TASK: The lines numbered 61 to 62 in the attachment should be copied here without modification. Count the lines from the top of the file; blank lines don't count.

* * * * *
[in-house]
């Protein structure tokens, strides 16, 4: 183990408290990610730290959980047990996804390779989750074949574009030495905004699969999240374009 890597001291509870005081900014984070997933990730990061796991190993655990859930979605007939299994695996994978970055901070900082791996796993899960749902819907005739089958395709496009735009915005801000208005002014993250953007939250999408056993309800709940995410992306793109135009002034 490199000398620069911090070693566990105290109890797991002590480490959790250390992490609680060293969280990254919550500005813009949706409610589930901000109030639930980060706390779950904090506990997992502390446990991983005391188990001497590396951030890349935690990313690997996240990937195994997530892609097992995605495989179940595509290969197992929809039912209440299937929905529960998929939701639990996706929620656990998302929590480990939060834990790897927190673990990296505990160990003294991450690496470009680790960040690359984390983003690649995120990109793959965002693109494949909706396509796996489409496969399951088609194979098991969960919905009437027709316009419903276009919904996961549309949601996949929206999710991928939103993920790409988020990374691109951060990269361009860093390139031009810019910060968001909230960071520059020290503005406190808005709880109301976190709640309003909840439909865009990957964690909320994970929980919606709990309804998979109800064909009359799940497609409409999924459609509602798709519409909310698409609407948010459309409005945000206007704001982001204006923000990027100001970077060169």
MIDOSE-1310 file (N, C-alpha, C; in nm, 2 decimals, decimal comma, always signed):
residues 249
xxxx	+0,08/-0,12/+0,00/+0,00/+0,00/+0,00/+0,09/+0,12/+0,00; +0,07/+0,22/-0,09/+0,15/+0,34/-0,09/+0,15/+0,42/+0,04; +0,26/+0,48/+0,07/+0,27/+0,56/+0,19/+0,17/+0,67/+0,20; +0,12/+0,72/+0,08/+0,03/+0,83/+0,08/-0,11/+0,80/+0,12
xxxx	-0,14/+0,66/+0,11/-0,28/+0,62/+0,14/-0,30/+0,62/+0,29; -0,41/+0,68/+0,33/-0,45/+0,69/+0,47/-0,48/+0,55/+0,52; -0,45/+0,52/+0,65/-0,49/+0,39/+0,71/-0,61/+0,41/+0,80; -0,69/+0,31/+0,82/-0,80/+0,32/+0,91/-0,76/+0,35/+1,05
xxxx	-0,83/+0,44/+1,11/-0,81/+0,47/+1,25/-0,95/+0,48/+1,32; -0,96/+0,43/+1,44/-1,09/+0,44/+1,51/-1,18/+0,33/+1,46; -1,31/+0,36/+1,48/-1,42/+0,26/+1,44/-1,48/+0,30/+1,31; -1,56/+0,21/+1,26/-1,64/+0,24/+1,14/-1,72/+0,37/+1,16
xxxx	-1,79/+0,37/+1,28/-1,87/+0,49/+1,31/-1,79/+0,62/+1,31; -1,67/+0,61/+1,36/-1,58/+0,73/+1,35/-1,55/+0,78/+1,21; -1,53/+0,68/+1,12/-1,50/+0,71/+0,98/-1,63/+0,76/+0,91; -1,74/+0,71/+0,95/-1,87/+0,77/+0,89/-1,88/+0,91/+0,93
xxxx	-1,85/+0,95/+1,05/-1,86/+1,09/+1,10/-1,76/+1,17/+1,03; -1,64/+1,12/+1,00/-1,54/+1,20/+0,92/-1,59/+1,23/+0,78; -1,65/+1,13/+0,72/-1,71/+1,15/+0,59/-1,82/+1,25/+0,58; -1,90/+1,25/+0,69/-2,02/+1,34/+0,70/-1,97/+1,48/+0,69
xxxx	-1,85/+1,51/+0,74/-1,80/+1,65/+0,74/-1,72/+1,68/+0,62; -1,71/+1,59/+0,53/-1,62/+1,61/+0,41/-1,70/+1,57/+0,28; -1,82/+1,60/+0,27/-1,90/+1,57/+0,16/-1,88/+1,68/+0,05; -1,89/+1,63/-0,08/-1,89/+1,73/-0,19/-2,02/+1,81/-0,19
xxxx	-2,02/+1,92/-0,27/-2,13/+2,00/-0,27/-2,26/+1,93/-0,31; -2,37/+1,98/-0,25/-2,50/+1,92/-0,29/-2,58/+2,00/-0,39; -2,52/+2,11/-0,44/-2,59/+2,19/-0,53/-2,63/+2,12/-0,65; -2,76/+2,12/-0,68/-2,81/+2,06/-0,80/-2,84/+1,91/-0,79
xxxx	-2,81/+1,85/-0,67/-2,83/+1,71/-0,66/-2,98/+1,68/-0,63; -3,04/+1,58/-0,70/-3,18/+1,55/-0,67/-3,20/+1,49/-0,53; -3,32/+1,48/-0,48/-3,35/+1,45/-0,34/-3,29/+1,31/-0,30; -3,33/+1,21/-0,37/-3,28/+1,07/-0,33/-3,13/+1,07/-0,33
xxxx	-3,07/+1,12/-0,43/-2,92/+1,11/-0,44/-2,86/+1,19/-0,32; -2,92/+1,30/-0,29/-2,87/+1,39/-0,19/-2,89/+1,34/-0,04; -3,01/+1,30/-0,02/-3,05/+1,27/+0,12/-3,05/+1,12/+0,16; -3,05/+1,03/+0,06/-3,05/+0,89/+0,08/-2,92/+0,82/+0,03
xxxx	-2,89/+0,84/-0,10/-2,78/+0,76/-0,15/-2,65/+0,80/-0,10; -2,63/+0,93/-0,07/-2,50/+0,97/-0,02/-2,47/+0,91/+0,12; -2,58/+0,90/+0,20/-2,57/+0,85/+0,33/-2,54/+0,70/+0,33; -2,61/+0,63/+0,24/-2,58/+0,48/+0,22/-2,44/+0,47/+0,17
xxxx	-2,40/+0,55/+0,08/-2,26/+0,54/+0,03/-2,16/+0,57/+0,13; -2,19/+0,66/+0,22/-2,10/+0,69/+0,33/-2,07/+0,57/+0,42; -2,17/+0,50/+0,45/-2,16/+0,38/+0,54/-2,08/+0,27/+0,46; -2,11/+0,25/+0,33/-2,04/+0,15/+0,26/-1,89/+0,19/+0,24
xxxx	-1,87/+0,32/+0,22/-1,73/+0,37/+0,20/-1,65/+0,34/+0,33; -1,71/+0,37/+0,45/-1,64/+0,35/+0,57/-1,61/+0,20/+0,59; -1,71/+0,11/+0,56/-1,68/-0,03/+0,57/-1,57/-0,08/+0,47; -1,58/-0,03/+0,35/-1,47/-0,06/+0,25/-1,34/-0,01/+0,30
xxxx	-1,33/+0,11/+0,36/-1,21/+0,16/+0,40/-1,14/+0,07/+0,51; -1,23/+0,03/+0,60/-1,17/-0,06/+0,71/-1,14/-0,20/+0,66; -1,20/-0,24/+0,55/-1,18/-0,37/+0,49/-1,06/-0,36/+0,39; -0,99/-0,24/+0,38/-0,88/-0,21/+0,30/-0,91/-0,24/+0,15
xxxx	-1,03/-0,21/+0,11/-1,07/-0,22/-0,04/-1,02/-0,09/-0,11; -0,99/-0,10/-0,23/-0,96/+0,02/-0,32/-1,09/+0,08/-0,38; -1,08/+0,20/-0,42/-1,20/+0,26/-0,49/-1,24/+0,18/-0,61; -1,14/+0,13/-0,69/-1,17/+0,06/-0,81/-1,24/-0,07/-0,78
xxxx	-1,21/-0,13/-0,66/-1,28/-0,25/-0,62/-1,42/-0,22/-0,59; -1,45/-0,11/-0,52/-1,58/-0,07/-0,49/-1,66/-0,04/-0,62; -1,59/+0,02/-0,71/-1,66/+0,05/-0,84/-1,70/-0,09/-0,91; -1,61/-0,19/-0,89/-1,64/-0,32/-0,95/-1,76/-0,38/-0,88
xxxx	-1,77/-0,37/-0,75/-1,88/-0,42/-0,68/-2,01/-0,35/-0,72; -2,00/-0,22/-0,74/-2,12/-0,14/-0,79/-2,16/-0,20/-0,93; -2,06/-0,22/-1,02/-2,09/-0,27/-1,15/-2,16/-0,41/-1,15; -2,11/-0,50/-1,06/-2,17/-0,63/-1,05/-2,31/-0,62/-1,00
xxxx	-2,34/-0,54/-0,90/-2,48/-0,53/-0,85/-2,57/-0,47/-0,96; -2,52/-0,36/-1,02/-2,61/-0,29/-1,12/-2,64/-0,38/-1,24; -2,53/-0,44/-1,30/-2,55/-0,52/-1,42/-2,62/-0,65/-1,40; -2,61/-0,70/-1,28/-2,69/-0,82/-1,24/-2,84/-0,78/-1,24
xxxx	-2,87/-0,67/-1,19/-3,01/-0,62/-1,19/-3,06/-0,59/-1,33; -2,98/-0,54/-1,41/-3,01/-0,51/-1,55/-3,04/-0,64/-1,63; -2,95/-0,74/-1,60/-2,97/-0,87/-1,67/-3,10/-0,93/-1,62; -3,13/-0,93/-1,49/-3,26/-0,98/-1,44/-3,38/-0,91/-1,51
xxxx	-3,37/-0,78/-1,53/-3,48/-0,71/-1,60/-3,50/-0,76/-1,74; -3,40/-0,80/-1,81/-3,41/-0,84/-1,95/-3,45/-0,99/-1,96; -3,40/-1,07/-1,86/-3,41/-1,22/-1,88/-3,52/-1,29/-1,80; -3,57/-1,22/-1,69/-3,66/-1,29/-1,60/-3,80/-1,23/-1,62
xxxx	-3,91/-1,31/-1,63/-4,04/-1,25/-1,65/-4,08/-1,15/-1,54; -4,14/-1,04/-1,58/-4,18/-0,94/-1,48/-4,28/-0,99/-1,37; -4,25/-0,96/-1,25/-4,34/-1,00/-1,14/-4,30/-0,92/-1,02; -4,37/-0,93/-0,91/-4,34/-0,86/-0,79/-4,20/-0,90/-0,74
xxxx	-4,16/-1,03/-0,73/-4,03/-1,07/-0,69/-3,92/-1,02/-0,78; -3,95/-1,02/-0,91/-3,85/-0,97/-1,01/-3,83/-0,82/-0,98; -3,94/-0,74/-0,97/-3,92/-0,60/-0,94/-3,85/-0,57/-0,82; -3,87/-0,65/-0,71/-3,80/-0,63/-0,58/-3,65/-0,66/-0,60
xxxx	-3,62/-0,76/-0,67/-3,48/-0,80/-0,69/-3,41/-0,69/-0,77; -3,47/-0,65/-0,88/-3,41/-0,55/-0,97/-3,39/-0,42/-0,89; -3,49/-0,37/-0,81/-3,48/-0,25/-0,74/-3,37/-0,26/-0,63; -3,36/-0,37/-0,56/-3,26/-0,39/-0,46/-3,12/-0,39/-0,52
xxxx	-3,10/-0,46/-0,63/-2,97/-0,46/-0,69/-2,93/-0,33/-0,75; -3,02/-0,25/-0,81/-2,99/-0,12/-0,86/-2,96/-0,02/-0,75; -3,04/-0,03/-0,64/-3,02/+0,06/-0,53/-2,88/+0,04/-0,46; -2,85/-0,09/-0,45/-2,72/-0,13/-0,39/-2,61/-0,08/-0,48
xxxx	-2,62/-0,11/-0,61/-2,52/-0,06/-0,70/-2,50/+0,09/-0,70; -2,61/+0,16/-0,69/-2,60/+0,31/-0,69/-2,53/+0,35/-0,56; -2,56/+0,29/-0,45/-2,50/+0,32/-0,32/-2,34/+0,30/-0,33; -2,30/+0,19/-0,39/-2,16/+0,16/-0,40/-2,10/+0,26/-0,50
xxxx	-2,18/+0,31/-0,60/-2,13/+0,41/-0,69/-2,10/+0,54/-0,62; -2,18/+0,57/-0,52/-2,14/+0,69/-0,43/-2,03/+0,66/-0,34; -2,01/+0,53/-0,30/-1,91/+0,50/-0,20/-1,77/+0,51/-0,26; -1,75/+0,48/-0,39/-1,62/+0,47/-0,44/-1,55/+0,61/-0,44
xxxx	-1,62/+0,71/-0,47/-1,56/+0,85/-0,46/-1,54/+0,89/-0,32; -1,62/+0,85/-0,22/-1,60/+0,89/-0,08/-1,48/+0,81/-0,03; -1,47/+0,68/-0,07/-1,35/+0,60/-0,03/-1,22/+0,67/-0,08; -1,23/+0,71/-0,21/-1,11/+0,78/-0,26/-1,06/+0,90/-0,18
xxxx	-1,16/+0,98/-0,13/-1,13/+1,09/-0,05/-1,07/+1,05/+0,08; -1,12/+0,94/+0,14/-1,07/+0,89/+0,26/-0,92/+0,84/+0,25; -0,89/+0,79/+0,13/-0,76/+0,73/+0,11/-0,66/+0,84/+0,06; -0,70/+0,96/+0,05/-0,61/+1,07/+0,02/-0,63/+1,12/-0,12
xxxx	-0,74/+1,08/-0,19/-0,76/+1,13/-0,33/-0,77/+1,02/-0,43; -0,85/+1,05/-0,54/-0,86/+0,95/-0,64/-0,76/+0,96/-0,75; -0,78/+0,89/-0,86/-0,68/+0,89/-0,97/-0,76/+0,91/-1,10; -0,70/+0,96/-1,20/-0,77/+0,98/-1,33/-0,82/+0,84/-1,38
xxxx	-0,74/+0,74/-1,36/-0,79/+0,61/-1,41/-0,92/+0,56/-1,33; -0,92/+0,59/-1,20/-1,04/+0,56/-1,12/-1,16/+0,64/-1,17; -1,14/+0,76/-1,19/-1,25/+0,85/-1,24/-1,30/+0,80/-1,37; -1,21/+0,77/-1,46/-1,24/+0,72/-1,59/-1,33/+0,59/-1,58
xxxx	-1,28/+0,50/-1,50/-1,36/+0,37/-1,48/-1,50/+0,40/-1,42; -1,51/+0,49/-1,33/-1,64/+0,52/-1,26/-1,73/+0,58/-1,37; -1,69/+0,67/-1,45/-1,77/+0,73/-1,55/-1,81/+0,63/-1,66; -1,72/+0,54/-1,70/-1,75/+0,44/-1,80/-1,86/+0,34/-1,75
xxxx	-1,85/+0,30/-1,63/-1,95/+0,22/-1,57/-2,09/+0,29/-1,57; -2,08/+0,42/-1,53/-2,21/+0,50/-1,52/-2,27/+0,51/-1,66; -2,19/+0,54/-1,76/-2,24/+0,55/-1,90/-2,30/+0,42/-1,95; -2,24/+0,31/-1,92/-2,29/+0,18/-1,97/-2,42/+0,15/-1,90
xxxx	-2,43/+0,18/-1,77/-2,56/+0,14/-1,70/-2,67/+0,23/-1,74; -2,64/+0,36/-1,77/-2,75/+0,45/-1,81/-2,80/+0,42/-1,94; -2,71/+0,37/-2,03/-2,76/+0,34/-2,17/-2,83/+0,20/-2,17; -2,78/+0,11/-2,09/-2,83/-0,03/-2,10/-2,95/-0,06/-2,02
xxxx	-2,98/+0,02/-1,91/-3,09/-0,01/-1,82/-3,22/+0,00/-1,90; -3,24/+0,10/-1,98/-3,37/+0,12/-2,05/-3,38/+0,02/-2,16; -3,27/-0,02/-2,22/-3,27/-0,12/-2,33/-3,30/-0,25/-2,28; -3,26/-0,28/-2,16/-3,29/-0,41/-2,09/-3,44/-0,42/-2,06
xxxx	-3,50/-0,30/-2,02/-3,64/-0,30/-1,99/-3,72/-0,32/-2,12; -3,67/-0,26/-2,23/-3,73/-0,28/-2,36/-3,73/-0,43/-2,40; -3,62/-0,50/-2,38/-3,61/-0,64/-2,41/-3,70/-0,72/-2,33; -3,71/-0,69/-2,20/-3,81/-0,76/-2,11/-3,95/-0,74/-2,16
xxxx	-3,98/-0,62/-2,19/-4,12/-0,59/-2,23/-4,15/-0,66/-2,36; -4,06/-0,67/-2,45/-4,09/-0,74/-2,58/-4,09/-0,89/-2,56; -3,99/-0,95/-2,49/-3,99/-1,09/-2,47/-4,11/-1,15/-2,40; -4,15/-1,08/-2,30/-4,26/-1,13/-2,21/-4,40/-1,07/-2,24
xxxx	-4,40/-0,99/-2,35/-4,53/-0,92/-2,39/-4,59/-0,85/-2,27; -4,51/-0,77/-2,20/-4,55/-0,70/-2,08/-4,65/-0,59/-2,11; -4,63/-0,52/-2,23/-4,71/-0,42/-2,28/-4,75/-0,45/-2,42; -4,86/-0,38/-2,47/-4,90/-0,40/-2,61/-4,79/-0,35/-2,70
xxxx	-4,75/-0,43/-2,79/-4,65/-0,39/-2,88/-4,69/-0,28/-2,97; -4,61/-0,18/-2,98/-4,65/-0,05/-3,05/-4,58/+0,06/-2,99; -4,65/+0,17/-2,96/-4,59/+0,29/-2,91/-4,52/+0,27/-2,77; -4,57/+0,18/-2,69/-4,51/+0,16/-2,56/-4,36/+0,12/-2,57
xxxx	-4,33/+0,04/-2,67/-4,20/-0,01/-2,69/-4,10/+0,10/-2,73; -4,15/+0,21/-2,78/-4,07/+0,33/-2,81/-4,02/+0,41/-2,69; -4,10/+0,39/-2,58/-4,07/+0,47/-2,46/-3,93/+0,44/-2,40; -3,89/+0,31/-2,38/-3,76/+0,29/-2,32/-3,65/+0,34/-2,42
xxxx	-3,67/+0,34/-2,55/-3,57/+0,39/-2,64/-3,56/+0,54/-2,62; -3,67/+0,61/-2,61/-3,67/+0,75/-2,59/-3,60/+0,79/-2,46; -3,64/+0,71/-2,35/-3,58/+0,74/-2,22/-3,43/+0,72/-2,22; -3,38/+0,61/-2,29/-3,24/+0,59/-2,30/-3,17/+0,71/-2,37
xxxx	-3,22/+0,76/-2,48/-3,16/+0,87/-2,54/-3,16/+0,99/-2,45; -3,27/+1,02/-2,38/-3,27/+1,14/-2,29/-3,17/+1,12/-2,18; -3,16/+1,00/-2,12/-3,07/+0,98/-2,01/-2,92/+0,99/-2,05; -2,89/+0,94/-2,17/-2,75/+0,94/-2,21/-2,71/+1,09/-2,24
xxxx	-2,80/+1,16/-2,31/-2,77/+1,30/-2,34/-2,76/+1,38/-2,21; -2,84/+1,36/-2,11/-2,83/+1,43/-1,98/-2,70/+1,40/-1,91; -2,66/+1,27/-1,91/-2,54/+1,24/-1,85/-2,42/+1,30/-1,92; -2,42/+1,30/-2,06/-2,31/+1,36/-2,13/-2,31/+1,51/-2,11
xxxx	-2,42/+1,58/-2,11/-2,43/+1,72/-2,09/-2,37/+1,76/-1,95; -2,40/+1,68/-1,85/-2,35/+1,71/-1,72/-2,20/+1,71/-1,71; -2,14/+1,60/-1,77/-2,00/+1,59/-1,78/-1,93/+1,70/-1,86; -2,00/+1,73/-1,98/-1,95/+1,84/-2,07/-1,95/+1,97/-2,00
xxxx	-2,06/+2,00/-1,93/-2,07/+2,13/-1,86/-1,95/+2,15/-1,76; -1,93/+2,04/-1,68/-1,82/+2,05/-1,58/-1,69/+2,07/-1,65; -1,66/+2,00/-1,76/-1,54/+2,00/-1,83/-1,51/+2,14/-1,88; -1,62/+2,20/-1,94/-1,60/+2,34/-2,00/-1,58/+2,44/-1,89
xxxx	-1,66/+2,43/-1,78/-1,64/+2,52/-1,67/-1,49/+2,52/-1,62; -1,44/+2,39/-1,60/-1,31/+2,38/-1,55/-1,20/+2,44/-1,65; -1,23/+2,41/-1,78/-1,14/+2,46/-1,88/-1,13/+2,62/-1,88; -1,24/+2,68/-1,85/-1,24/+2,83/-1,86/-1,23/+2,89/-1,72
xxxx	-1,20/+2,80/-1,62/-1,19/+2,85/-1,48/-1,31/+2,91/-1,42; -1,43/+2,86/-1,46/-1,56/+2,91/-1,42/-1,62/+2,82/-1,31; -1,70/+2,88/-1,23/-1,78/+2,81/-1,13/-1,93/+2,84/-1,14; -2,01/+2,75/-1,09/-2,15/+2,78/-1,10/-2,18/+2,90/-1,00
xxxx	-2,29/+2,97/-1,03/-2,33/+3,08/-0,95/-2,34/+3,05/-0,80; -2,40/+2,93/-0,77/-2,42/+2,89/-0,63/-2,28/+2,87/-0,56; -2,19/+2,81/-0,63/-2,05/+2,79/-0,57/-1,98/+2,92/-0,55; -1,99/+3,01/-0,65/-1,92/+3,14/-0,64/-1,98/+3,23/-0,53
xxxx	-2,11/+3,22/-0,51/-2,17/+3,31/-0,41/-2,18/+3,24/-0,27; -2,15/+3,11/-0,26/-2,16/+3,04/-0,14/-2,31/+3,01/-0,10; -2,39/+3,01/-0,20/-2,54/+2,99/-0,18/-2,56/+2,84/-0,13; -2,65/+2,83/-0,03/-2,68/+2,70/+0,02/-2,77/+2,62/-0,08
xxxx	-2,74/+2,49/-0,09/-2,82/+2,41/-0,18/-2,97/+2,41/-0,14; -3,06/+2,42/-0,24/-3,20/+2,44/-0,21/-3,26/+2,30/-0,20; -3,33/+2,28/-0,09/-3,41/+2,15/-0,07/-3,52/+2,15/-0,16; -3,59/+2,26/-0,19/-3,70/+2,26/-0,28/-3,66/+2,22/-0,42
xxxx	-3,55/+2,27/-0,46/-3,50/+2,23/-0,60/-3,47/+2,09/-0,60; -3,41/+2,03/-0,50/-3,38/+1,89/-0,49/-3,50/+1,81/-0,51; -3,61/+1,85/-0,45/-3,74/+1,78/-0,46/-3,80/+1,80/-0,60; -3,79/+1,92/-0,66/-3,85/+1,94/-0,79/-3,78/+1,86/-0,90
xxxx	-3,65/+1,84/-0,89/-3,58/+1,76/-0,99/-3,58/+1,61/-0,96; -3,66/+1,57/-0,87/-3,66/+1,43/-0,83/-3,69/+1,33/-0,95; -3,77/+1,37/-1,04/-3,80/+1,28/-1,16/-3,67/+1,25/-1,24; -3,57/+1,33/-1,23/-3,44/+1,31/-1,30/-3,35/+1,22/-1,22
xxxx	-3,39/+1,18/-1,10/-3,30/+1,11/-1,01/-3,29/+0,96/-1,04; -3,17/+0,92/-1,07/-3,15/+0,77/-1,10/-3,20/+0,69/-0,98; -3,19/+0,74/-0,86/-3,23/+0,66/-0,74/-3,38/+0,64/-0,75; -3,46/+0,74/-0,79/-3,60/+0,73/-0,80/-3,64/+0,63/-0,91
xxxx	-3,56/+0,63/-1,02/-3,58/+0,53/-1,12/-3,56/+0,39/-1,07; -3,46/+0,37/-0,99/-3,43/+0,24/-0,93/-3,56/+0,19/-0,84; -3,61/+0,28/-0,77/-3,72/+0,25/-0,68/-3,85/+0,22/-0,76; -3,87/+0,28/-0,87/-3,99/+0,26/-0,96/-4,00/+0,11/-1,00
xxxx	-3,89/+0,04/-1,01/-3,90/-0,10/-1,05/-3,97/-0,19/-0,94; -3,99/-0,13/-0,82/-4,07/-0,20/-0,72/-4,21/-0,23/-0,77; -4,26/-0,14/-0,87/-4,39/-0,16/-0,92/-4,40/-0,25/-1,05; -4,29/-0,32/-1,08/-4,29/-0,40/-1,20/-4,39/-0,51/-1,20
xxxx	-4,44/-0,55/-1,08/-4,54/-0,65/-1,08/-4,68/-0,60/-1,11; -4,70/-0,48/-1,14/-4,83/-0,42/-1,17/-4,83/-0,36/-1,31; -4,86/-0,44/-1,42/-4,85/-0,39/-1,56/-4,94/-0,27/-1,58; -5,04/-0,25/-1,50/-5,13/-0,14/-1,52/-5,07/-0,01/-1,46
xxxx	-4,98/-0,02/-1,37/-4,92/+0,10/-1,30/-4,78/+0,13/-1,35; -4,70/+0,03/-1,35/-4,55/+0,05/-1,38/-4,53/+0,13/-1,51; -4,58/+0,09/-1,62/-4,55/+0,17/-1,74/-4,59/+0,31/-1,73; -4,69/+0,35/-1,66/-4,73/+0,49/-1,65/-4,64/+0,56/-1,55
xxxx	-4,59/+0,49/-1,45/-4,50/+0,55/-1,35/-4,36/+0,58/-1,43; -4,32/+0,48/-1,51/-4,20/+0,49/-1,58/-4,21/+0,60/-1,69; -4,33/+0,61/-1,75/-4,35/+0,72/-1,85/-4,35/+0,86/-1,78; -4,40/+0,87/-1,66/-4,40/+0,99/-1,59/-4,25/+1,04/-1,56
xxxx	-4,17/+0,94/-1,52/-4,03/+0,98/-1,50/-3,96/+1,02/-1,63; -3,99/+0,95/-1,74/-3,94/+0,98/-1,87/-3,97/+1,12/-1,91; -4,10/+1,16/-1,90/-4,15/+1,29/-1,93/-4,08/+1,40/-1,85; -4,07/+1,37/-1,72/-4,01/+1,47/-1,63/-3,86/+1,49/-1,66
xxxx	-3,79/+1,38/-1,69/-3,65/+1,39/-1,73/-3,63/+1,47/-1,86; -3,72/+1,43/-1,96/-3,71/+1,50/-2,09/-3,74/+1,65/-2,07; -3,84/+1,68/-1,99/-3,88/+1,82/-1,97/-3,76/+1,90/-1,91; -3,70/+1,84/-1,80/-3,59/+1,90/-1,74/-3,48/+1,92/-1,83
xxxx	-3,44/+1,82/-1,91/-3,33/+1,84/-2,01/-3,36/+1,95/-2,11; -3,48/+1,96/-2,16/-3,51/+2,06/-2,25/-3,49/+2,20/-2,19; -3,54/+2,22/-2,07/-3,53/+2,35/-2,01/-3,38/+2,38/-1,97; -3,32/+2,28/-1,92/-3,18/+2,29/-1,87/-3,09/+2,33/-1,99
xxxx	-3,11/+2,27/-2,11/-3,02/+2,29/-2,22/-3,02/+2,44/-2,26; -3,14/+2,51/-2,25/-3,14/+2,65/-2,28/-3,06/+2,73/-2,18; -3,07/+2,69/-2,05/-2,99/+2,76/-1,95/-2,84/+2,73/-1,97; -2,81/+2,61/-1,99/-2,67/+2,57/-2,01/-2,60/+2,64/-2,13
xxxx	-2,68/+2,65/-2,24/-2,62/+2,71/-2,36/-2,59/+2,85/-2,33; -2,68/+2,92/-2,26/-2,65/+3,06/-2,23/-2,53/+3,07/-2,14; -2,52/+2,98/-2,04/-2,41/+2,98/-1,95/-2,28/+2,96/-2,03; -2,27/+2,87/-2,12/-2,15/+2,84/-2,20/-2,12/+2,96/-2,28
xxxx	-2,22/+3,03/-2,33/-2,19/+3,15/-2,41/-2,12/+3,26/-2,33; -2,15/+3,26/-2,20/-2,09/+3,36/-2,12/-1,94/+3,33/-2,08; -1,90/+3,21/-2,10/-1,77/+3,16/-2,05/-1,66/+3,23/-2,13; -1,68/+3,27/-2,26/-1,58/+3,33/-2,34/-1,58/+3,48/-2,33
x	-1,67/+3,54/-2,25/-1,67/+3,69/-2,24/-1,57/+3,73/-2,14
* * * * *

xxxx	-4,17/+0,94/-1,52/-4,03/+0,98/-1,50/-3,96/+1,02/-1,63; -3,99/+0,95/-1,74/-3,94/+0,98/-1,87/-3,97/+1,12/-1,91; -4,10/+1,16/-1,90/-4,15/+1,29/-1,93/-4,08/+1,40/-1,85; -4,07/+1,37/-1,72/-4,01/+1,47/-1,63/-3,86/+1,49/-1,66
xxxx	-3,79/+1,38/-1,69/-3,65/+1,39/-1,73/-3,63/+1,47/-1,86; -3,72/+1,43/-1,96/-3,71/+1,50/-2,09/-3,74/+1,65/-2,07; -3,84/+1,68/-1,99/-3,88/+1,82/-1,97/-3,76/+1,90/-1,91; -3,70/+1,84/-1,80/-3,59/+1,90/-1,74/-3,48/+1,92/-1,83